Sullivan Bay to Ivory Island

Sullivan Bay to Ivory Island

An hour after leaving Sullivan Bay, you are in the Queen Charlotte Strait and will be in that water and the Queen Charlotte Sound for the next 54 miles. The Queen Charlotte Strait/Sound is one of only two places on the voyage to Southeast Alaska that is exposed to the Pacific Ocean. Attention to the tidal flow and the wind is necessary for a comfortable safe crossing. The charming little outpost of Duncanby Landing awaits at the completion of the crossing.

 

 

Duncanby Lodge

From Duncanby Landing, it is 58 miles to the settlement of Shearwater.  And from there, another 18 miles to Ivory Point which is a key route decision point.

Area Overview

From Wells Passage to Dug Out Rocks you are crossing the Queen Charlotte Strait/Sound. If the wind is low and the tide is flooding, don't stop.  It's 54 miles across, or about six hours.  

 

That said, one of the most dramatic sights on the B.C, coast is Nakwakto Rapids at maximum ebb.  Billions of gallons of water flow through the choke point that is Nakwakto Rapids with each change of the tide.  On a bull ebb, the current can reach 18 knots.  Cross the Rapids at slack and a vast area of little-visited waterways opens up to you.  We have anchored at the head of Frederick Sound, a remote extension of Seymour Inlet, and were utterly alone in the wilderness. We also made a monster haul of Dungeness crabs.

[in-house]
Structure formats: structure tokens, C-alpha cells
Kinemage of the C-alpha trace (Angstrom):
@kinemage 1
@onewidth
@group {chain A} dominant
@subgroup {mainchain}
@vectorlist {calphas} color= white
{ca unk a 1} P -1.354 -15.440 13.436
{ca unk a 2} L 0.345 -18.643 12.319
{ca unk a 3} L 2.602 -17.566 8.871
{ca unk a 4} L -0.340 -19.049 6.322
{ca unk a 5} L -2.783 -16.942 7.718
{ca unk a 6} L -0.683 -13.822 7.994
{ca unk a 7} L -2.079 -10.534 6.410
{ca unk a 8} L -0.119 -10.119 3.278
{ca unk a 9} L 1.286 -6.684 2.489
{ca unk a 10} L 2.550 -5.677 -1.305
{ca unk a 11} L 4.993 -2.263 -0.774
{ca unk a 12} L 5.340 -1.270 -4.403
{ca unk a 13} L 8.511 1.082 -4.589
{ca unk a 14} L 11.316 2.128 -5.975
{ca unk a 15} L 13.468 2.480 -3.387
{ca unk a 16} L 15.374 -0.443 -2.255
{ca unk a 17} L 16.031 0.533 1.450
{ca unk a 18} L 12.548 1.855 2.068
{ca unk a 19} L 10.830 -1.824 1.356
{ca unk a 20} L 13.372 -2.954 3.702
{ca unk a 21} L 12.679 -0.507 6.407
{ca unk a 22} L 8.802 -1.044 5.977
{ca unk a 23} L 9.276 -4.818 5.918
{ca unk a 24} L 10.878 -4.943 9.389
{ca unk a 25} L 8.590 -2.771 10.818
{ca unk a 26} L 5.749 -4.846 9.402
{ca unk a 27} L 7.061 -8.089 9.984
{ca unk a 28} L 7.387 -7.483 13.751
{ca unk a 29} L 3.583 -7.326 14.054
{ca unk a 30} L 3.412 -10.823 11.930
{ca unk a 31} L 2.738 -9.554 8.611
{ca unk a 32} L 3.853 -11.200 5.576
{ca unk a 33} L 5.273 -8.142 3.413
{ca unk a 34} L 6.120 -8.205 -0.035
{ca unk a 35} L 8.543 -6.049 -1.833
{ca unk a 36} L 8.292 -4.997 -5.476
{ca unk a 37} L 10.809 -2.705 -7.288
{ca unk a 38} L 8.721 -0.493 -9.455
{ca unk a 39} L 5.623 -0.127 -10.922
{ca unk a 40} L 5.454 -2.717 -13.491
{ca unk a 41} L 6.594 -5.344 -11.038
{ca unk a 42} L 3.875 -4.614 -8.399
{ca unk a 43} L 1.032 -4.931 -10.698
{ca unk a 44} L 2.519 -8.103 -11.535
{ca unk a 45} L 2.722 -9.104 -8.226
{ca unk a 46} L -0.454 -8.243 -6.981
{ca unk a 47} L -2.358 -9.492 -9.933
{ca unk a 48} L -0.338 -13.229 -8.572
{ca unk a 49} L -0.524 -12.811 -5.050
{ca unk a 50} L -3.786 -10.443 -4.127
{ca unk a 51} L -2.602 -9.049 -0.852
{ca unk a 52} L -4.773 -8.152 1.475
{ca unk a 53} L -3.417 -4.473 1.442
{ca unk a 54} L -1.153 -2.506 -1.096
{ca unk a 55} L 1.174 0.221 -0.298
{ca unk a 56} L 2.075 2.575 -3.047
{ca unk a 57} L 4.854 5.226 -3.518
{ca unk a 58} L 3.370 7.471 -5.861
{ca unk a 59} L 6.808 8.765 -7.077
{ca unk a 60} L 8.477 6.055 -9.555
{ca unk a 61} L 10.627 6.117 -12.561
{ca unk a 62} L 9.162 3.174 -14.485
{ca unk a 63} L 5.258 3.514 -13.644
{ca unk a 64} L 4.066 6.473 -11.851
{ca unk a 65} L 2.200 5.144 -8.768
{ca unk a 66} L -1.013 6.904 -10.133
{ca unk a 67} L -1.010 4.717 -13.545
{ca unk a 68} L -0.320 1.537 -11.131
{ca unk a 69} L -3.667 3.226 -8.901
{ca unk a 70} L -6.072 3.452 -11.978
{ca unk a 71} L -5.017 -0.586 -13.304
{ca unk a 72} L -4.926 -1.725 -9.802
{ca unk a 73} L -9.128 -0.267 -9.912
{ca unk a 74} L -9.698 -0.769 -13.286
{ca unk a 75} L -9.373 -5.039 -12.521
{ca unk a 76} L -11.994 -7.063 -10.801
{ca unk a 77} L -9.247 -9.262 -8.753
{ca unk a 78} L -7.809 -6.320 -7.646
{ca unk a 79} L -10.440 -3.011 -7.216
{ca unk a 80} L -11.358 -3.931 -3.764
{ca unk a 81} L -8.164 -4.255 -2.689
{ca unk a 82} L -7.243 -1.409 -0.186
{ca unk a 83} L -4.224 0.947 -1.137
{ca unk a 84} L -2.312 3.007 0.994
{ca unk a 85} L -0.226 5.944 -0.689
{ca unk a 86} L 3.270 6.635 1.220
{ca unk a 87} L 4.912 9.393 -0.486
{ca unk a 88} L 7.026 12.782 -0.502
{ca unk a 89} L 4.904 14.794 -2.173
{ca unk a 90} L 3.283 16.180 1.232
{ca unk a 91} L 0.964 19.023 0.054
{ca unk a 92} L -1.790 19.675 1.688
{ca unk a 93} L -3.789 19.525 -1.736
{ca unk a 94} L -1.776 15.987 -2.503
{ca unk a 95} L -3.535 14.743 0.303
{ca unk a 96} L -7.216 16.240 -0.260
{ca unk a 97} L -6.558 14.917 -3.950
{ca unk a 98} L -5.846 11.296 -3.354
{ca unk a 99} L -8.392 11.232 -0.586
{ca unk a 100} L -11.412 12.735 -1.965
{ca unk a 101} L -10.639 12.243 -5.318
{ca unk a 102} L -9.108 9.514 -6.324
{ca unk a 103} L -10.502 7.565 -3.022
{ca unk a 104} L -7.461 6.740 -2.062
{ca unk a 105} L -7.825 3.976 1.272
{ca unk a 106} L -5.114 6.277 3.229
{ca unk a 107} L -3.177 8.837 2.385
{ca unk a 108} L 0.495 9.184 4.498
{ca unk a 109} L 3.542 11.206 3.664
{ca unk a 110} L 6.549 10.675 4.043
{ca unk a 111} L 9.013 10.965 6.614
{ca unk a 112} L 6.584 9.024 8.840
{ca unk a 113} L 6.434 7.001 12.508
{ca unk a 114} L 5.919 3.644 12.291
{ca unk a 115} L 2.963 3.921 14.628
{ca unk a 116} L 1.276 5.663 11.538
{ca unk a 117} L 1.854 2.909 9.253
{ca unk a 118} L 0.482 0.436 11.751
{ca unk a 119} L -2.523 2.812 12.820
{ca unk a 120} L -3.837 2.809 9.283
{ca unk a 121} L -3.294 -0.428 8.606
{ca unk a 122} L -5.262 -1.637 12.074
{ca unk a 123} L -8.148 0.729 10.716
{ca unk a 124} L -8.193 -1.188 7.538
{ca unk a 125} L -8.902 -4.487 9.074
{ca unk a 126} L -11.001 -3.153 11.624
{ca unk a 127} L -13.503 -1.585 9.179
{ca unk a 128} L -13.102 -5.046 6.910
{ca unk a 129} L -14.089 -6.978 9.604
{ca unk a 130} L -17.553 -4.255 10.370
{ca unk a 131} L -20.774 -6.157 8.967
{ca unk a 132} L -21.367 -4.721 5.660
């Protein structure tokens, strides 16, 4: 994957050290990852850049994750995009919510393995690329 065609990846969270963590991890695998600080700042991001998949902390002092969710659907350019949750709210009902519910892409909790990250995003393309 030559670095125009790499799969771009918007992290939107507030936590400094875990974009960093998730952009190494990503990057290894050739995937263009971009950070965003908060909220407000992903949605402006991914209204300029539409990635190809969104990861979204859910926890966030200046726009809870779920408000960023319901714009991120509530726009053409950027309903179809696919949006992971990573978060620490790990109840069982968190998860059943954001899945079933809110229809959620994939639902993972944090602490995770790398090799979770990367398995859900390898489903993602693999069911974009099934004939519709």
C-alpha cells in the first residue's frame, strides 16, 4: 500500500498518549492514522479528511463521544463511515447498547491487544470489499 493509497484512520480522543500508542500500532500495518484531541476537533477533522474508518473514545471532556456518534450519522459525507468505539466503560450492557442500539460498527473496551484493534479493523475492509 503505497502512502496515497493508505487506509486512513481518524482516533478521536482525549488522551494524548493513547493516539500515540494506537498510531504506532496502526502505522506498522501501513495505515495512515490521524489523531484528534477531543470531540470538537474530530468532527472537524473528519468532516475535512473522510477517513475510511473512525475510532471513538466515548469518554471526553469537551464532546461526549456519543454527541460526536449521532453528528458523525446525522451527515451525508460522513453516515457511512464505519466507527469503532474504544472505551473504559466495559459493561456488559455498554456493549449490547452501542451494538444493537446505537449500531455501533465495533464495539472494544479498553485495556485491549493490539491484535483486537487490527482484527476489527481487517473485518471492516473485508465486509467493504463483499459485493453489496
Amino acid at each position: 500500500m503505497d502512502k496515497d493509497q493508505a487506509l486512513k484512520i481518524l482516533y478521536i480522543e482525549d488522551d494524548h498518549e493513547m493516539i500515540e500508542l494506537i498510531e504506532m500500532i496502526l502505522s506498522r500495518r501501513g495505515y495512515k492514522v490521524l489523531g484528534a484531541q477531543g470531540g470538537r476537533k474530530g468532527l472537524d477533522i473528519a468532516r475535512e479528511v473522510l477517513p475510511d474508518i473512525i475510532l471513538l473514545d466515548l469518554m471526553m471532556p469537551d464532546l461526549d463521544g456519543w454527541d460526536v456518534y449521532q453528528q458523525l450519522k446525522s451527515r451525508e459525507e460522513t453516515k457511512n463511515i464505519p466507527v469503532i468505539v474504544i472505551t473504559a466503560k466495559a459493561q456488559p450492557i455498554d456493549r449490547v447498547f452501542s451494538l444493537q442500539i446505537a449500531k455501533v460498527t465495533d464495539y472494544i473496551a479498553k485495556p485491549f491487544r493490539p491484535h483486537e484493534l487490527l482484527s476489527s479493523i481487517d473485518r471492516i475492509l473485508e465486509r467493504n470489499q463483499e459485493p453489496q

It is 53 miles from Major Brown Rock (just outside of Duncanby Landing), up Fitzhugh Sound, through Lama Passage to New Bella Bella; and then three more miles to Shearwater. 

 

While there are some interesting anchorages off Fitzhugh Sound (e.g., Fish Egg Inlet), turning west at Hecate Island and entering Queens Sound gives you access to a number of intimate little anchorages there and in the Bardswell Group.  Anchoring in these areas would be an alternative to tying up at Shearwater. 

 

The topography along the route shown on the chart below, and in Queens Sound, is similar to that passed coming up the coast from the Broughton Islands:  thickly forested low hills and mostly rocky shorelines.  

 

The further inland you explore, up Rivers Inlet, Burke Channel and Fisher and Dean Channels, the more elevation you will find.  The Dean River, a legendary steelhead stream, culminates at the head of Dean Channel. 

 

One could spend an entire summer just exploring the deep, penetrating fjords that cut inland between Burke Channel and Finlayson Channel.